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(Reference retrieved automatically from SciELO through information on FAPESP grant and its corresponding number as mentioned in the publication by the authors.)

Intrafollicular barriers and cellular interactions during ovarian follicle development

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Author(s):
Gabriella Mamede Andrade ; Maite del Collado ; Flávio Vieira Meirelles ; Juliano Coelho da Silveira ; Felipe Perecin
Total Authors: 5
Document type: Journal article
Source: Animal Reproduction; v. 16, n. 3, p. 485-496, Set. 2019.
Abstract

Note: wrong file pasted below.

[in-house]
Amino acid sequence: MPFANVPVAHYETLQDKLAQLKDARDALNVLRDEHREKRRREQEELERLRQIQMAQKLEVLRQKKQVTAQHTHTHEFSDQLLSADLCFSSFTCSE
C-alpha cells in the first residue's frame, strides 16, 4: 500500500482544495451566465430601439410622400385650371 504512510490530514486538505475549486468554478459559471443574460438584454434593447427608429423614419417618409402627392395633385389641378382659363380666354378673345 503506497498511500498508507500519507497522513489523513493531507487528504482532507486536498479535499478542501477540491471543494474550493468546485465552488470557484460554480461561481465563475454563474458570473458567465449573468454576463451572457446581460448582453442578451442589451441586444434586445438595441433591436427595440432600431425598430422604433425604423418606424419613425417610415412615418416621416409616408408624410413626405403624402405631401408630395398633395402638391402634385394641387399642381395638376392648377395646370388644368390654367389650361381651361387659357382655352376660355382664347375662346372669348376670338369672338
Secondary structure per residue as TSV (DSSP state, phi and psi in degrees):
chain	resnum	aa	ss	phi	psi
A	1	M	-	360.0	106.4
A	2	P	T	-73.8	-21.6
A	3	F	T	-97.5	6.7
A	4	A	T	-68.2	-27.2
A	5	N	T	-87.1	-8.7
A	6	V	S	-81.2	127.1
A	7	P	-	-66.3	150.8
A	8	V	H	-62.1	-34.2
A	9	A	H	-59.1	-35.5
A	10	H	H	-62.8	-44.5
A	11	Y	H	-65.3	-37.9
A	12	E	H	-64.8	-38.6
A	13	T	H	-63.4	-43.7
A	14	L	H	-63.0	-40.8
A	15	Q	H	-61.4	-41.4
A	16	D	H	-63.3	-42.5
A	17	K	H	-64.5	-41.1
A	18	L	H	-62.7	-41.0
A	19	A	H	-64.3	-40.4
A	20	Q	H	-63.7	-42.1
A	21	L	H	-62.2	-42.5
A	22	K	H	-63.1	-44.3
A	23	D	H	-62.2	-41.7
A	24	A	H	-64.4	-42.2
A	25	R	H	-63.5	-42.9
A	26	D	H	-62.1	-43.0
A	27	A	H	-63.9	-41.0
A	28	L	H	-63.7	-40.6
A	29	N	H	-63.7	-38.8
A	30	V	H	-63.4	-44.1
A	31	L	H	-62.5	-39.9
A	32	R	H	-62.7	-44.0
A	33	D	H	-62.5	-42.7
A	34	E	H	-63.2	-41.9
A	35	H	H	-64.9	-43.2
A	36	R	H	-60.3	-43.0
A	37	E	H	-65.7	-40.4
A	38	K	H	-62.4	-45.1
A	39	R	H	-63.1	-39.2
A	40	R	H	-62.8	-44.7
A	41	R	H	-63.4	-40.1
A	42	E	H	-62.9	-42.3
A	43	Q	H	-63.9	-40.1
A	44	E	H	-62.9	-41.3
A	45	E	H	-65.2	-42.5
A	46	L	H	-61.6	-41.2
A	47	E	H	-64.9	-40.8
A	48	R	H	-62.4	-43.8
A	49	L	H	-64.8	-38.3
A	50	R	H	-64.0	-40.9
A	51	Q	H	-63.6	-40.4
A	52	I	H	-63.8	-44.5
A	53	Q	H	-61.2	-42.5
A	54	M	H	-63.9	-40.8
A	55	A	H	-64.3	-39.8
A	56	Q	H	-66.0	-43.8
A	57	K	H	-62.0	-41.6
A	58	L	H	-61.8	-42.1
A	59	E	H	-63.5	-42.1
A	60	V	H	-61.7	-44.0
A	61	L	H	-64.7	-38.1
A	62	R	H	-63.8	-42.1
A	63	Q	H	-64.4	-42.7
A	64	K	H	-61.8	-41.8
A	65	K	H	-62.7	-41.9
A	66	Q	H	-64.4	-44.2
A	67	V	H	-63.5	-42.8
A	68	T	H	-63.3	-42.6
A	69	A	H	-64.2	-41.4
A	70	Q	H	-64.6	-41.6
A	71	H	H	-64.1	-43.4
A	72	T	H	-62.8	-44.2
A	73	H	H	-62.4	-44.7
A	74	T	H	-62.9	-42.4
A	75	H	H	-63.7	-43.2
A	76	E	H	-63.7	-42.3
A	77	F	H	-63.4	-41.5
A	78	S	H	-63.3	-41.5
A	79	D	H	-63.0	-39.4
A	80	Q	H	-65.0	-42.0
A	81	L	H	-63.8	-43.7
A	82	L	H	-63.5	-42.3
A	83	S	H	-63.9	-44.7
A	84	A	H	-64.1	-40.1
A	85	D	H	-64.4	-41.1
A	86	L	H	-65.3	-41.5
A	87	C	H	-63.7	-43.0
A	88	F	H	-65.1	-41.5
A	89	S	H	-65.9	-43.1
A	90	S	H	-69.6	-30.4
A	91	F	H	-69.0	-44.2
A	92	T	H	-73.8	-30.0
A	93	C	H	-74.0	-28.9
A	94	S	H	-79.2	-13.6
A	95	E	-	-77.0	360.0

Abstract Follicles are composed of different interdependent cell types including oocytes, cumulus, granulosa, and theca cells. Follicular cells and oocytes exchange signaling molecules from the beginning of the development of the primordial follicles until the moment of ovulation. The follicular structure transforms during folliculogenesis; barriers form between the germ and the somatic follicular cells, and between the somatic follicular cells. As such, communication systems need to adapt to maintain the exchange of signaling molecules. Two critical barriers are established at different stages of development: the zona pellucida, separating the oocyte and the cumulus cells limiting the communication through specific connections, and the antrum, separating subpopulations of follicular cells. In both situations, communication is maintained either by the development of specialized connections as transzonal projections or by paracrine signaling and trafficking of extracellular vesicles through the follicular fluid. The bidirectional communication between the oocytes and the follicle cells is vital for driving folliculogenesis and oogenesis. These communication systems are associated with essential functions related to follicular development, oocyte competence, and embryonic quality. Here, we discuss the formation of the zona pellucida and antrum during folliculogenesis, and their importance in follicle and oocyte development. Moreover, this review discusses the current knowledge on the cellular mechanisms such as the movement of molecules via transzonal projections, and the exchange of extracellular vesicles by follicular cells to overcome these barriers to support female gamete development. Finally, we highlight the undiscovered aspects related to intrafollicular communication among the germ and somatic cells, and between the somatic follicular cells and give our perspective on manipulating the above-mentioned cellular communication to improve reproductive technologies. (AU)